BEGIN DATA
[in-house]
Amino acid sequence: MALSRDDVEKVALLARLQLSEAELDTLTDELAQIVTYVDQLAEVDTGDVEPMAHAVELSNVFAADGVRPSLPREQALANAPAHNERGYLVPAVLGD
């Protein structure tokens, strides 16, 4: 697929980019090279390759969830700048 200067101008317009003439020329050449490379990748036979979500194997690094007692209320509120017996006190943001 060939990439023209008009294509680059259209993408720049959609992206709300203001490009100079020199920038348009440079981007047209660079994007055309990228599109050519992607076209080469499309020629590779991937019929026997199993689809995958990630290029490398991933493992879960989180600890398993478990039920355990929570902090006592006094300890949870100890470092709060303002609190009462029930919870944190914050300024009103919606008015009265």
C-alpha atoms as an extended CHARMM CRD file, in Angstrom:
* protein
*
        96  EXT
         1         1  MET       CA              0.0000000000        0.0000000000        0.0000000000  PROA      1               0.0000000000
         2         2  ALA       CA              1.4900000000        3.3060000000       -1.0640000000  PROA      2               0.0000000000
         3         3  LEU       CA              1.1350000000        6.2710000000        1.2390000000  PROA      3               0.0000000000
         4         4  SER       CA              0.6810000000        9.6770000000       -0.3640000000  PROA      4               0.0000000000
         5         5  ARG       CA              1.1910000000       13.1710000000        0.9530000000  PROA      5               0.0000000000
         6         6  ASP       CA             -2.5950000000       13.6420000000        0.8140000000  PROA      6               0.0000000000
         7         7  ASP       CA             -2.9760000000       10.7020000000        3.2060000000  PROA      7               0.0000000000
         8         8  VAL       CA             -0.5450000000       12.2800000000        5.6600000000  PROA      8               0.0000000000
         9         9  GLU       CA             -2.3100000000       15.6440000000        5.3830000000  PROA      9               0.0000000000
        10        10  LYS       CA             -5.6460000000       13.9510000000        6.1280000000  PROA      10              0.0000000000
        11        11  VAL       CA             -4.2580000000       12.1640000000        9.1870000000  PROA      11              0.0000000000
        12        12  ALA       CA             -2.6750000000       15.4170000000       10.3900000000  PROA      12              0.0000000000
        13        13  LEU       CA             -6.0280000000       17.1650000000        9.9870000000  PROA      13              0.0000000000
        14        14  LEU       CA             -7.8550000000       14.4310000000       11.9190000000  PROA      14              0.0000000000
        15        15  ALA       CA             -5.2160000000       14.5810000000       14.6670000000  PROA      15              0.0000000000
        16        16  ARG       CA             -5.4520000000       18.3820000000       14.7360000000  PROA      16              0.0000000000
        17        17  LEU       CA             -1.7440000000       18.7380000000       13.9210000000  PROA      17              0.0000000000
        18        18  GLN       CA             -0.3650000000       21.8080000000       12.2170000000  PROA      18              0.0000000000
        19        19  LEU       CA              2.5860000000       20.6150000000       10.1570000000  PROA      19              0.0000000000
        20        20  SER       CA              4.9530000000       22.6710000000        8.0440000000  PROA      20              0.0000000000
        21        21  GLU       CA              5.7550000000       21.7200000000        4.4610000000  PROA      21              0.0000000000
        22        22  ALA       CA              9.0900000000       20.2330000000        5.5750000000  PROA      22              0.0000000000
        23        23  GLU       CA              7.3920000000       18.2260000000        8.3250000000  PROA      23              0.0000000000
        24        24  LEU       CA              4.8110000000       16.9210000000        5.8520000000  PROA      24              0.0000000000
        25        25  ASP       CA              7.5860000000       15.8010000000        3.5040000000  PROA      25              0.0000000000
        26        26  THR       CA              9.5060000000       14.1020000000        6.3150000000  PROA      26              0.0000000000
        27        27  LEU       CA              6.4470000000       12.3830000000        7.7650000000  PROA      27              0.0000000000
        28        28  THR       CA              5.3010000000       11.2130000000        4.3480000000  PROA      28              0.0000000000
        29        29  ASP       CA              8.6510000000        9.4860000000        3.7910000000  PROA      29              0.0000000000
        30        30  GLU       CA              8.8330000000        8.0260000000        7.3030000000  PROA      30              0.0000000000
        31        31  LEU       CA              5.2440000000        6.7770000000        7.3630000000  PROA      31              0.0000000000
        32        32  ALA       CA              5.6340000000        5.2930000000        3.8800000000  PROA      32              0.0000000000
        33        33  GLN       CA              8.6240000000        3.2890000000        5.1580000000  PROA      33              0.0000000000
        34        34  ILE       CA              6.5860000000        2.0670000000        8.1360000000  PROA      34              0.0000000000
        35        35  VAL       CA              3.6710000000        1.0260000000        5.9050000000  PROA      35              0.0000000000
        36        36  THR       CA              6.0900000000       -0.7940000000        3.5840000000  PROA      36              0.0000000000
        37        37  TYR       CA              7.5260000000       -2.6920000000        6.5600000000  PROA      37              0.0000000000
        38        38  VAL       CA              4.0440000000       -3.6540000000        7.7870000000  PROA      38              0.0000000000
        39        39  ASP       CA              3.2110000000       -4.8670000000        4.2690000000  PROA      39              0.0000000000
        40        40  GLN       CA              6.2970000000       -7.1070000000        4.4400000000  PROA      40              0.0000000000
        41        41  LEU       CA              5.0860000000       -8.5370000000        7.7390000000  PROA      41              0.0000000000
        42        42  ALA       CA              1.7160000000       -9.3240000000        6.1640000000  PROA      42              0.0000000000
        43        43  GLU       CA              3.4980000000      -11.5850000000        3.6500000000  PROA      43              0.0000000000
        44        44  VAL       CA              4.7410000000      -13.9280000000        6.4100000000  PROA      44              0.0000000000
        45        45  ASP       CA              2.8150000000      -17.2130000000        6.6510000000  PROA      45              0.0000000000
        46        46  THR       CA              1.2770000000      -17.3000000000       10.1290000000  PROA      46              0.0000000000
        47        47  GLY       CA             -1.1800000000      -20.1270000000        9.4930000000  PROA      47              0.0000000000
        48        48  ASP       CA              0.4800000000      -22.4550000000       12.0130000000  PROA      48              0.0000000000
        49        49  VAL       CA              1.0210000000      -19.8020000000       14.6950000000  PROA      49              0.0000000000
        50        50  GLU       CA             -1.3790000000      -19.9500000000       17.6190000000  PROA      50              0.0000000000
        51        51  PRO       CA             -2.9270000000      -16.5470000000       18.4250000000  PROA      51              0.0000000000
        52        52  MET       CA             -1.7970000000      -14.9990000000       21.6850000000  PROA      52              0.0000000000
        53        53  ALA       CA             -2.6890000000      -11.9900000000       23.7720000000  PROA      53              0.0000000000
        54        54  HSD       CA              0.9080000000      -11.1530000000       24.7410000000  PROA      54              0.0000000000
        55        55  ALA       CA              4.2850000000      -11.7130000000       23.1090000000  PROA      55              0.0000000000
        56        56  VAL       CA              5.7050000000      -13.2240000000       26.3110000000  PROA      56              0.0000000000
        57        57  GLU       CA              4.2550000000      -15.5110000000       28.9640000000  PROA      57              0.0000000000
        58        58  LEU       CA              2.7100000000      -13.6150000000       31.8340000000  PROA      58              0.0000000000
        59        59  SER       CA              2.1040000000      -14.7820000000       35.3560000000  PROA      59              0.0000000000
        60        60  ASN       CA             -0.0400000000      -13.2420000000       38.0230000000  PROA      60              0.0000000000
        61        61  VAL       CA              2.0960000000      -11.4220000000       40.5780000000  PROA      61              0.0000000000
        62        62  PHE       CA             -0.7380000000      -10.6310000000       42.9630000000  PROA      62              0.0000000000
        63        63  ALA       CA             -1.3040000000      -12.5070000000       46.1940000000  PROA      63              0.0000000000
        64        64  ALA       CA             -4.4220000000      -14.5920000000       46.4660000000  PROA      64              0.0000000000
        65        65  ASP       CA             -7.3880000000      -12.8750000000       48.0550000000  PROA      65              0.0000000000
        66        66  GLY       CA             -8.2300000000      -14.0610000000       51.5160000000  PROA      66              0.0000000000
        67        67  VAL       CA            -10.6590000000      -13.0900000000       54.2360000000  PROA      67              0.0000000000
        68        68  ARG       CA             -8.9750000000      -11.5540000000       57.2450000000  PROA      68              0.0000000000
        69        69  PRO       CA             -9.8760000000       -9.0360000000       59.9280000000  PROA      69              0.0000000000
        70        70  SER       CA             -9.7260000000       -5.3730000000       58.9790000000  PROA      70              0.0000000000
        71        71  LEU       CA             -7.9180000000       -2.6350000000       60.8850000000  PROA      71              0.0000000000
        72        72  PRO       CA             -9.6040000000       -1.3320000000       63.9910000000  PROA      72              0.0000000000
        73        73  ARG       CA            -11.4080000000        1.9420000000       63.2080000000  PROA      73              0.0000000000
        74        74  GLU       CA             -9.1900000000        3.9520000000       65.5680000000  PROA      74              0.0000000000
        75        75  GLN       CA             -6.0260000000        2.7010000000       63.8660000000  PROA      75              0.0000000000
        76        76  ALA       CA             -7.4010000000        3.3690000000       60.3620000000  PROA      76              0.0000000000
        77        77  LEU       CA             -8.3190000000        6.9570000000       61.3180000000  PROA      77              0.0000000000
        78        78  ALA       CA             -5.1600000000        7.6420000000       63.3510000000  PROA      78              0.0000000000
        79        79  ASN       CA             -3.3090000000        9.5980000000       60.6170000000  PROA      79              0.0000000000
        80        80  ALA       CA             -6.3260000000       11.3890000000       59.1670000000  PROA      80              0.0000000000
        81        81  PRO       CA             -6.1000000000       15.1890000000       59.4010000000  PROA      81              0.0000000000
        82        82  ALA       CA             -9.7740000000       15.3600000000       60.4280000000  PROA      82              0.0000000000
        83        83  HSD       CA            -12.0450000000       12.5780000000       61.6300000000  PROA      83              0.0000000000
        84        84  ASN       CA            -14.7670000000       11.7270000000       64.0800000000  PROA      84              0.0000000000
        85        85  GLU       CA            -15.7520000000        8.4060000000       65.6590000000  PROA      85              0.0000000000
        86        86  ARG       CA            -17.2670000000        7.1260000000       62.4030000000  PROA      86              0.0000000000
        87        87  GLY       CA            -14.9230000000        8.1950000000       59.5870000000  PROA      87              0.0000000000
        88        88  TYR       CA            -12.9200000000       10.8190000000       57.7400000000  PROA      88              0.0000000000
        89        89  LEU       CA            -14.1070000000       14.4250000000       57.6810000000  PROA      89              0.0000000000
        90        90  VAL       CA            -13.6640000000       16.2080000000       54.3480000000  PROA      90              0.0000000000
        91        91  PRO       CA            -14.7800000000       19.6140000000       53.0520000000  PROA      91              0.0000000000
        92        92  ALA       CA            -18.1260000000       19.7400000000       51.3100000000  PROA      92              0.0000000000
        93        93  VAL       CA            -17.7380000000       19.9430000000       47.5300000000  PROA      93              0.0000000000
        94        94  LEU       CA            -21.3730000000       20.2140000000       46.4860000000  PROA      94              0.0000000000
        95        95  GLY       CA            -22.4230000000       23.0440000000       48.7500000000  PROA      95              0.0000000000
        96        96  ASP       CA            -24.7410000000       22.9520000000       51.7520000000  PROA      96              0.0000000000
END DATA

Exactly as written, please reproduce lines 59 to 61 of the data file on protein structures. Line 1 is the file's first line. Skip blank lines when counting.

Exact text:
        52        52  MET       CA             -1.7970000000      -14.9990000000       21.6850000000  PROA      52              0.0000000000
        53        53  ALA       CA             -2.6890000000      -11.9900000000       23.7720000000  PROA      53              0.0000000000
        54        54  HSD       CA              0.9080000000      -11.1530000000       24.7410000000  PROA      54              0.0000000000